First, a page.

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Howard Roberts was born on October 2, 1929 in Phoenix, Arizona and began playing guitar at the age of 8. By the time he was 15 he was playing professionally locally. He moved to Los Angeles in 1950 and with the help of Jack Marshall he began working with musicians, arrangers and songwriters including Neal Hefti, Henry Mancini, Bobby Troup, Chico Hamilton, George Van Eps and Barney Kessell.
Around 1956 Troup signed Howard to Verve Records as a solo artist and he he decided to concentrate on recording. He recorded both as a solo artist and “Wrecking Crew” session musician, a direction he would continue until the early 1970s. He would go on to play guitar on television themes such as The Twilight Zone, The Munsters, Bonanza, The Brady Bunch, Green Acres, Get Smart, Batman, Beverly Hillbillies, Andy Griffith, Peter Gunn, Mannix, Dick Van Dyke, I Dream of Jeannie, The Odd Couple and Mission Impossible among others. He also performed the theme for the classic Steve McQueen film Bullitt.
In 1961, Roberts designed a signature guitar, which was originally produced by Epiphone, a division of Gibson. The Howard Roberts signature was borne by two other models made by Gibson: the Howard Roberts Custom and the Howard Roberts Fusion III.
By 1963, Roberts recorded Color Him Funky and H.R. Is A Dirty Guitar Player, his first two albums after signing with Capitol Records. They both featured the same quartet with Roberts (guitar), bassist Chuck Berghofer, Earl Palmer on drums and Paul Bryant alternating with Burkley Kendrix on organ. He would go on to record nine albums with Capitol before signing with ABC Records/Impulse Records.
Over the course of his career he recorded with David Axelrod, June Christy, Buddy Collette, Milt Jackson, Hank Jones, John Klemmer, Charles Kynard, Herbie Mann, Thelonious Monk, Lalo Schifrin, Bud Shank, Bob Cooper, Gabor Szabo and Larry Williams, to name a few. As a member of the Wrecking Crew, he was a part of Phil Spector’s ‘Wall of Sound’ and played guitar on some of the most famous songs in pop music history.
From the late 1960s, Roberts began to focus on teaching rather than recording. He traveled around the country giving guitar seminars, and wrote several instructional books. For some years he also wrote an acclaimed column called “Jazz Improvisation” for Guitar Player magazine. he developed accelerated learning concepts and techniques, which led to the founding of Playback Music Publishing and the Guitar Institute of Technology. As a co-founder of GIT, now known as the Musicians Institute, his philosophy remains an integral part of the curriculum.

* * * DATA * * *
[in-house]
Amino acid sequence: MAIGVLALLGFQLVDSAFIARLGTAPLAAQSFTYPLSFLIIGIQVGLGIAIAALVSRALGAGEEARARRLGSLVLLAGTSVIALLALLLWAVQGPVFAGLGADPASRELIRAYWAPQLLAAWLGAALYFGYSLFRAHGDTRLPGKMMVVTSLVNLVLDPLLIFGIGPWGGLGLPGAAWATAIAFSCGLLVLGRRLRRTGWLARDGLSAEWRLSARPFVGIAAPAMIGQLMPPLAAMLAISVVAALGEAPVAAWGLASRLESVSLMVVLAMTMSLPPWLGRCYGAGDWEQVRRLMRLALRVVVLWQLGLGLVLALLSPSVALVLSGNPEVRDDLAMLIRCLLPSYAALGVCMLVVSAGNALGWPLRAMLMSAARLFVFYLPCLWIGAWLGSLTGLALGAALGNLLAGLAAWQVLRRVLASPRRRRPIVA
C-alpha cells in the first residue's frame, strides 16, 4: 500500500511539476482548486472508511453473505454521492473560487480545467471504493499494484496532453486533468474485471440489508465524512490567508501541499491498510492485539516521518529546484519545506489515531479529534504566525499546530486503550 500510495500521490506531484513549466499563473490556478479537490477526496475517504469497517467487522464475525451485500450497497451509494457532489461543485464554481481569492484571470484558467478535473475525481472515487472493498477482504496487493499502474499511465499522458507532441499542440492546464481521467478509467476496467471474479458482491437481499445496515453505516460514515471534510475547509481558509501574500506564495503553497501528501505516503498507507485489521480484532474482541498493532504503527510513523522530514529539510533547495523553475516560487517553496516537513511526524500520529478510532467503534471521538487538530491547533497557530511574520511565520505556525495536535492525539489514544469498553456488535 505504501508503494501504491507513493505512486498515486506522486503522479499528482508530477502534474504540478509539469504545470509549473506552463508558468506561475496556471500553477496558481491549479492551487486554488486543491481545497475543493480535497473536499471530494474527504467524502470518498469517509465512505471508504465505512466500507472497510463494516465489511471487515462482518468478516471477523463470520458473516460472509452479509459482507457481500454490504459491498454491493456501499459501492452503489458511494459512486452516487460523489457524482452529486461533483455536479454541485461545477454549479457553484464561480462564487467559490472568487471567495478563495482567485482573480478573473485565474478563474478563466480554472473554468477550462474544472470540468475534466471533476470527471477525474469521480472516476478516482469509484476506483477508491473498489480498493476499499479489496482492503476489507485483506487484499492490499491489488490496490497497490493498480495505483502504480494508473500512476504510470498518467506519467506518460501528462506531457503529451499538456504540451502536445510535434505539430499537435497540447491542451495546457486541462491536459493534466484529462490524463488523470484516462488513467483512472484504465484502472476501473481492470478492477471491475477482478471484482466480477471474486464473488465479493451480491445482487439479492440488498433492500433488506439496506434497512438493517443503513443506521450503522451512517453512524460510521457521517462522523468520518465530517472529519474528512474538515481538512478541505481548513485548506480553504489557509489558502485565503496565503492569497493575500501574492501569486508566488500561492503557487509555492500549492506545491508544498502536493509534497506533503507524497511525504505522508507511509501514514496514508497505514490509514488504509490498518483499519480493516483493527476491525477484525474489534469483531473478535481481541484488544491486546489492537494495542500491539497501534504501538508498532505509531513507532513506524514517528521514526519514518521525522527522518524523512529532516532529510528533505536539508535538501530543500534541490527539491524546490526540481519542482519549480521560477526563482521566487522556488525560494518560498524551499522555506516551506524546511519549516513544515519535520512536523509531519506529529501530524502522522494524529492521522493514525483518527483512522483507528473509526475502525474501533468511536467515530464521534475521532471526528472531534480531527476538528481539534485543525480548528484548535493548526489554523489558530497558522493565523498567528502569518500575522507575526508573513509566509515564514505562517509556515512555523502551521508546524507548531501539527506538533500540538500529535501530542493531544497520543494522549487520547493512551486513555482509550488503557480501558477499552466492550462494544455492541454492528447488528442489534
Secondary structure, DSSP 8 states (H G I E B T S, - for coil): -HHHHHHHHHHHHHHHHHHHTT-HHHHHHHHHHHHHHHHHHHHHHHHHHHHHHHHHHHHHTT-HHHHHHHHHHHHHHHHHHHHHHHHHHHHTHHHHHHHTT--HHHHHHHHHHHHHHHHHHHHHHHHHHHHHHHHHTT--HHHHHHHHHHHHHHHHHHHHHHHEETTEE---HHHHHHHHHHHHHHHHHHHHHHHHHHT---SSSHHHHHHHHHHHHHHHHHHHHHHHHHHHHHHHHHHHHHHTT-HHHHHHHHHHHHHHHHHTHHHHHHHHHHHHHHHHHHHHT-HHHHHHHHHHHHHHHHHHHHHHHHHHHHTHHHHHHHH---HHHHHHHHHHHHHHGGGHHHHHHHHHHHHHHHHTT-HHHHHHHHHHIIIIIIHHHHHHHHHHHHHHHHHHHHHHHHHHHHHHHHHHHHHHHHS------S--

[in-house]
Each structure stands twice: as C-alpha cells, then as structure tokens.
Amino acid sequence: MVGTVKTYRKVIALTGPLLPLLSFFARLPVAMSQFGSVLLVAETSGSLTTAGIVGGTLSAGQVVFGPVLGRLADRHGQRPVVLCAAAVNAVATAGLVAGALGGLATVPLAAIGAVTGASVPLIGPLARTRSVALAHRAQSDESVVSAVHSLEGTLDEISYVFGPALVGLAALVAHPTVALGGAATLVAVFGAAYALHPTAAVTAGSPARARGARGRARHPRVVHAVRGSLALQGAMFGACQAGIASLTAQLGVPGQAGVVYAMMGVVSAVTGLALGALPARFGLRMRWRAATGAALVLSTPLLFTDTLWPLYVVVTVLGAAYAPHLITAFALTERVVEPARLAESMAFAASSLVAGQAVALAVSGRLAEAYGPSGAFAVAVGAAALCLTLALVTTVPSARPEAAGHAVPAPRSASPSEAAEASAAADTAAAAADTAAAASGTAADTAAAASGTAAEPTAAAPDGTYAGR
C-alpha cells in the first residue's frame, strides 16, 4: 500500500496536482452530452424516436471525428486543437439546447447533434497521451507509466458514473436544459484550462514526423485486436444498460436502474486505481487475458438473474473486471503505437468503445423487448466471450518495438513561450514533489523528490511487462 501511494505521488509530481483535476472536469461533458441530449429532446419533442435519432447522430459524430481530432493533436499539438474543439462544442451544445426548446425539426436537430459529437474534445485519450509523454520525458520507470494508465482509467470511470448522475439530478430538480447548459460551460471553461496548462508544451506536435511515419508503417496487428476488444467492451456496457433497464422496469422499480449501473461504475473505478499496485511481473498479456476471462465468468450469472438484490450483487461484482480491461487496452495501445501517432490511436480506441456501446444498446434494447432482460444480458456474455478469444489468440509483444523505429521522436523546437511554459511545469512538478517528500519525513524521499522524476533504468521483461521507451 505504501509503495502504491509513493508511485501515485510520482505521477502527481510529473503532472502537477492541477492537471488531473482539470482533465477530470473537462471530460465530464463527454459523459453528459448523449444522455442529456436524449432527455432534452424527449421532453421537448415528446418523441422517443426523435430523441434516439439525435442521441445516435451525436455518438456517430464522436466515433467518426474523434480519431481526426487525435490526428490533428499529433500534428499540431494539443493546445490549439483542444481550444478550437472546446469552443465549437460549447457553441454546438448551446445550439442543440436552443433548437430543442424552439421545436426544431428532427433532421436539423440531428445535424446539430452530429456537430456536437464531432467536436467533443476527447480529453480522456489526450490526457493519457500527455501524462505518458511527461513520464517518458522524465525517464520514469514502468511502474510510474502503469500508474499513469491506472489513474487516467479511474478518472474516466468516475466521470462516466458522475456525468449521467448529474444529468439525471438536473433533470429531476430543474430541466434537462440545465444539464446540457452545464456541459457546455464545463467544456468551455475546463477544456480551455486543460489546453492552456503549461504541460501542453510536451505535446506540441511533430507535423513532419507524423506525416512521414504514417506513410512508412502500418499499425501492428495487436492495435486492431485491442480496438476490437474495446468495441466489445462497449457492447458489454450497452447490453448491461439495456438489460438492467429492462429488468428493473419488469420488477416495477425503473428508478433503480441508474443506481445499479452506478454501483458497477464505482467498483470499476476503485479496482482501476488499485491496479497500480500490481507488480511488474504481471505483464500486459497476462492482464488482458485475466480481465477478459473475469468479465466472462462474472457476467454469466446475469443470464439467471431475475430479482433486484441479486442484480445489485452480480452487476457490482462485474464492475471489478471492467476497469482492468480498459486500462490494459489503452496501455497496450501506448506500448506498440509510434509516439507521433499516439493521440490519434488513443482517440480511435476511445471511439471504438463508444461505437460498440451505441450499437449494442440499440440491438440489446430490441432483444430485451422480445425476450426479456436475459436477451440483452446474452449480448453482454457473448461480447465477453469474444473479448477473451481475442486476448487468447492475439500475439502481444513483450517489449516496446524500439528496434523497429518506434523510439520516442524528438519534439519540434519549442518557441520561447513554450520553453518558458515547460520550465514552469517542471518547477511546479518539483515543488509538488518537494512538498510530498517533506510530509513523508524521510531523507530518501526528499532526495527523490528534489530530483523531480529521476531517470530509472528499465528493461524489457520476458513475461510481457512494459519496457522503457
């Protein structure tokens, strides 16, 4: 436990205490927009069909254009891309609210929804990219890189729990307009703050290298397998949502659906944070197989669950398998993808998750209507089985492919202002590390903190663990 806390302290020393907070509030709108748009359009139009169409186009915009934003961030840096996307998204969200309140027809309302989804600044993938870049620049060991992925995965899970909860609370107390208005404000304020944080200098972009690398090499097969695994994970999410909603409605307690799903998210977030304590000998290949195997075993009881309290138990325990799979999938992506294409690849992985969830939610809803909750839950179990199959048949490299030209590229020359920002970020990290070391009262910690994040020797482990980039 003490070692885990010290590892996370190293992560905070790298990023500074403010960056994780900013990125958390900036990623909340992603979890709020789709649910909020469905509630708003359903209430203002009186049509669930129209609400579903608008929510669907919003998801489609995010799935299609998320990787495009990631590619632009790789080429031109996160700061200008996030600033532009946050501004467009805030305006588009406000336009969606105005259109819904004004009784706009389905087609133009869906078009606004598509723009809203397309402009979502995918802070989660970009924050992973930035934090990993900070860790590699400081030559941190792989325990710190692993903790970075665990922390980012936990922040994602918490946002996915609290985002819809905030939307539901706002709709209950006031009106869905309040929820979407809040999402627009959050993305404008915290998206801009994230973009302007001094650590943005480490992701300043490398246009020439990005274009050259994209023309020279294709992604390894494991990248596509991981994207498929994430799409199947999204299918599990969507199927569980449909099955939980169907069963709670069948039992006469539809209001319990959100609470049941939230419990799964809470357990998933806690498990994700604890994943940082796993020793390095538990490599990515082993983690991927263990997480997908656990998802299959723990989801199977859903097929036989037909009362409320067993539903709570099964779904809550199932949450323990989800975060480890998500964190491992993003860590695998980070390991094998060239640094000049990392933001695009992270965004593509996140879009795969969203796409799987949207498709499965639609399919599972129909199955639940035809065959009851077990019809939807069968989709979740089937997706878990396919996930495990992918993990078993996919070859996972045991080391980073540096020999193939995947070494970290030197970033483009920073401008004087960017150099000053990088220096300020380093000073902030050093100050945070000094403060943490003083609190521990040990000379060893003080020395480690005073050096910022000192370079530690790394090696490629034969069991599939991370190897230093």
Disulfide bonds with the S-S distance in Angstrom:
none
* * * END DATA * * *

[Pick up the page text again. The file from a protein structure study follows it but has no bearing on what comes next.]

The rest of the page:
Guitarist Howard Roberts, who played rhythm and lead guitar, bass and mandolin, passed away of prostate cancer in Seattle, Washington on June 28, 1992. His life in music inspired the opening of Roberts Music Institute in Seattle, Washington, which is currently owned by his son, Jay Roberts.
Jackie Paris was born Carlo Jackie Paris on September 20, 1924 in Nutley, New Jersey. His uncle Chick had been a guitarist with Paul Whiteman’s orchestra. A very popular child entertainer in vaudeville, the pint-sized song and dance man shared the stage with Bill “Bojangles” Robinson and the Mills Brothers.
After serving in the Army during World War II, Paris was inspired by his friend Nat King Cole to put together a trio featuring himself on guitar and vocals. The Jackie Paris Trio was a hit at the Onyx Club, playing for an unprecedented 26 weeks, perhaps the longest-running residency in the history of Swing Street.
The first song that Jackie’s trio recorded was Hoagy Carmichael’s Skylark for MGM Records in 1947. In 1949, he was the first white vocalist to tour with the Lionel Hampton for a 78 one-night tour. Coming off the road, he received an offer to join the Duke Ellington Orchestra, but at that time was too exhausted to take it.
Paris was the first singer to record Thelonious Monk’s future jazz anthem Round Midnight, which was produced by Leonard Feather and featured a young Dick Hyman on piano with drummer Roy Haynes and bassist Tommy Potter. He was the only vocalist to ever tour as a regular member of the Charlie Parker Quintet but unfortunately no recordings exist of the Parker-Paris combo.
In 1953, Jackie was named Best New Male Vocalist of the Year in the first ever Down Beat Critics Poll. Ella Fitzgerald won the female category and repeatedly named Paris as one of her favorites as well as Charles Mingus, who enlisted the talented vocalist on several projects and club dates over many decades. He shared the bill with comic Lenny Bruce and recorded with Hank Jones, Charlie Shavers, Joe Wilder, Wynton Kelly, Eddie Costa, Coleman Hawkins, Bobby Scott, Max Roach, Lee Konitz, Donald Byrd, Gigi Gryce, Ralph Burns, Tony Scott, Neal Hefti, Terry Gibbs, Johnny Mandel and Oscar Pettiford and the list continues.
He recorded consistently through the years, from the 1940s and in 2001, he played to a standing room crow and to a standing ovation at Birdland. He was virtually the only performer to have appeared at every incarnation of the famed nightspot, from the 1950s to the present. Jackie Paris passed away on June 17, 2004 in New York City.